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Rangers face criminal probe over Craig Whyte £1 takeover


Craig Whyte's takeover of Rangers is to be investigated by  Strathclyde Police

Craig Whyte's takeover of Rangers is to be investigated by Strathclyde Police

Lynne Cameron

Craig Whyte's takeover of Rangers is to be investigated by Strathclyde Police

Craig Whyte's ownership of Rangers and his financial management of the club has become subjet to a criminal investigation by Strathclyde Police.

The Crown Office said prosecutors have instructed the force to investigate alleged criminality, following a preliminary police examination of information passed to it in February this year by the club's administrators.

Mr Whyte bought an 85% shareholding in Rangers for £1 from the Murray Group last May and made several pledges of investment and paying off the club's bank debt.

Rangers went into administration on February 14 and were consigned to liquidation earlier this month.

The Crown Office said: "The Crown Office has today instructed Strathclyde Police to conduct a criminal investigation into the acquisition of Rangers Football Club in May 2011 and the subsequent financial management of the club.

"The investigation into alleged criminality follows a preliminary police examination of information passed to them in February this year by the club administrators.

"The procurator fiscal for the west of Scotland will now work with Strathclyde Police to fully investigate the acquisition and financial management of Rangers Football Club and any related reports of alleged criminality during that process."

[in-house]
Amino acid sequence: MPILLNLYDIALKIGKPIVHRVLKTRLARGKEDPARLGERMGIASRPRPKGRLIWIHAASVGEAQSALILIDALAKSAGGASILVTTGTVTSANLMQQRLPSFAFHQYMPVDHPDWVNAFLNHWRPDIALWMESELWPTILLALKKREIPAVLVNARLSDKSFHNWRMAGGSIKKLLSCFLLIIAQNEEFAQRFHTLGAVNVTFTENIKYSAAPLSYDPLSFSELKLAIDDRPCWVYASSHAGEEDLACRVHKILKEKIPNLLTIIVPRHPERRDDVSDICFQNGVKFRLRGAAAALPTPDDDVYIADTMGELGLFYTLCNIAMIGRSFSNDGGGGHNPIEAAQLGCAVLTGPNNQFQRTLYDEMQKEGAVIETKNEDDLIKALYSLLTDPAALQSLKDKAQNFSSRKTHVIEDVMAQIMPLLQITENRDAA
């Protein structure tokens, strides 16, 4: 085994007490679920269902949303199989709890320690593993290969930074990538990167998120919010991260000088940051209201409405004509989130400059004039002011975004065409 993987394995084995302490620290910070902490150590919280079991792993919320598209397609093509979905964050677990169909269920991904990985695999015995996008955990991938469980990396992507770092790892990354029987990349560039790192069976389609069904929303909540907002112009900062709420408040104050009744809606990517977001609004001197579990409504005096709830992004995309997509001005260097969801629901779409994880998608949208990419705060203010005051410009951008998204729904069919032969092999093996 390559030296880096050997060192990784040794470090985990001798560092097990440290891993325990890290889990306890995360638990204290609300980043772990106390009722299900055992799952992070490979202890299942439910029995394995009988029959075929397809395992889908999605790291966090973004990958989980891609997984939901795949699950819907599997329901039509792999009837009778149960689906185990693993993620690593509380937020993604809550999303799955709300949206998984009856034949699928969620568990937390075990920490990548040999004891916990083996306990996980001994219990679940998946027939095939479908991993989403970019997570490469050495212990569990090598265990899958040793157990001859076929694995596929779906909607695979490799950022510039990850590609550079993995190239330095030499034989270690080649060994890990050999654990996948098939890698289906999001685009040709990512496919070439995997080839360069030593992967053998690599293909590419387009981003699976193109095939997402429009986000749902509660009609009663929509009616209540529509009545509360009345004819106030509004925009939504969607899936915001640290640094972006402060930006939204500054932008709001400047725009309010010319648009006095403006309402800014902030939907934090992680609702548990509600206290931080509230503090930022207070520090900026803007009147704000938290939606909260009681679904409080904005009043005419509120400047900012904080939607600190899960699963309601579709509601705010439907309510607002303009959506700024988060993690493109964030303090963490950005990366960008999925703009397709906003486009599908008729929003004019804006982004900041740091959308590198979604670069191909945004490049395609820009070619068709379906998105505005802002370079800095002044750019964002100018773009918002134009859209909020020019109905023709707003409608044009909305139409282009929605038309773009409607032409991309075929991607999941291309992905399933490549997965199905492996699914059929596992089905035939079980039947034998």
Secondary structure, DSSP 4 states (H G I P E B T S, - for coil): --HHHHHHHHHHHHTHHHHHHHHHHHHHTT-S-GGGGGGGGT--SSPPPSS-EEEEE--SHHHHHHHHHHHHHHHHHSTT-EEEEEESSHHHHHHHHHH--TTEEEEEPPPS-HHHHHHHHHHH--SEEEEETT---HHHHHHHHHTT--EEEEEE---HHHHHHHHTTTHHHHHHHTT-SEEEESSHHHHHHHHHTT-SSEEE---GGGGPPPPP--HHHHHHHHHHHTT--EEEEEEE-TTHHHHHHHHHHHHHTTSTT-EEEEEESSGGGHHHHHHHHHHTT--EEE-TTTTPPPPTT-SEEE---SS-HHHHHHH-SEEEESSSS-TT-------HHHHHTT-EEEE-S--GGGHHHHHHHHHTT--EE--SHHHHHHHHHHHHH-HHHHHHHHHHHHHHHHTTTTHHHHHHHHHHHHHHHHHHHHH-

Rangers FC was forced into administration through court action from HM Revenue and Customs.

Immediately after being appointed, administrators Duff and Phelps announced that the club failed to pay about £9 million in PAYE and VAT since Mr Whyte took over.

They also revealed that Rangers paid off Lloyds Banking Group using £24.4 million from investment firm Ticketus, on the back of future season ticket sales.

The debt to HMRC was recently listed at around £21 million in the failed company voluntary arrangement proposal to creditors.

Businessman Charles Green's consortium bought the club's assets for £5.5 million earlier this month.

Duff and Phelps, who launched civil action relating to the takeover against Mr Whyte's former lawyers, Collyer Bristow, welcomed the development.

David Whitehouse, joint administrator, said: "We provided initial documentation to Strathclyde Police very shortly after our appointment as administrators on February 14 and have had a number of conversations with the police since then.

"Both in our role as administrators, and previously in our role as advisers, we have fulfilled all our obligations in keeping relevant authorities informed of any developments pertinent to their jurisdictions.

"As court-appointed administrators, we will continue to provide our full assistance in the investigation process, and welcome this development."

Last week Duff and Phelps were asked by a judge to answer allegations that they were in conflict of interest by accepting the role as administrators, given that a senior partner, David Grier, advised Mr Whyte during the takeover of Rangers.

Malcolm Murray, the chairman Mr Green appointed to head the board of his new company, said: "The board's priority is to rebuild the club for the future and we are 100% focused on that task. We welcome any investigation that examines events at the club and will offer every assistance if required.

"The rank-and-file Rangers fans are blameless. Rightly, they want answers and for those responsible for the club's fate in recent times to be held to account. Hopefully this investigation will assist in this regard."

Mr Whyte has denied any criminality over his takeover.

Speaking in February, he said: "I have absolutely nothing to fear because any fair investigation will prove that I have always acted in the best interests of Rangers and been involved in no criminal wrongdoing whatsoever."

Belfast Telegraph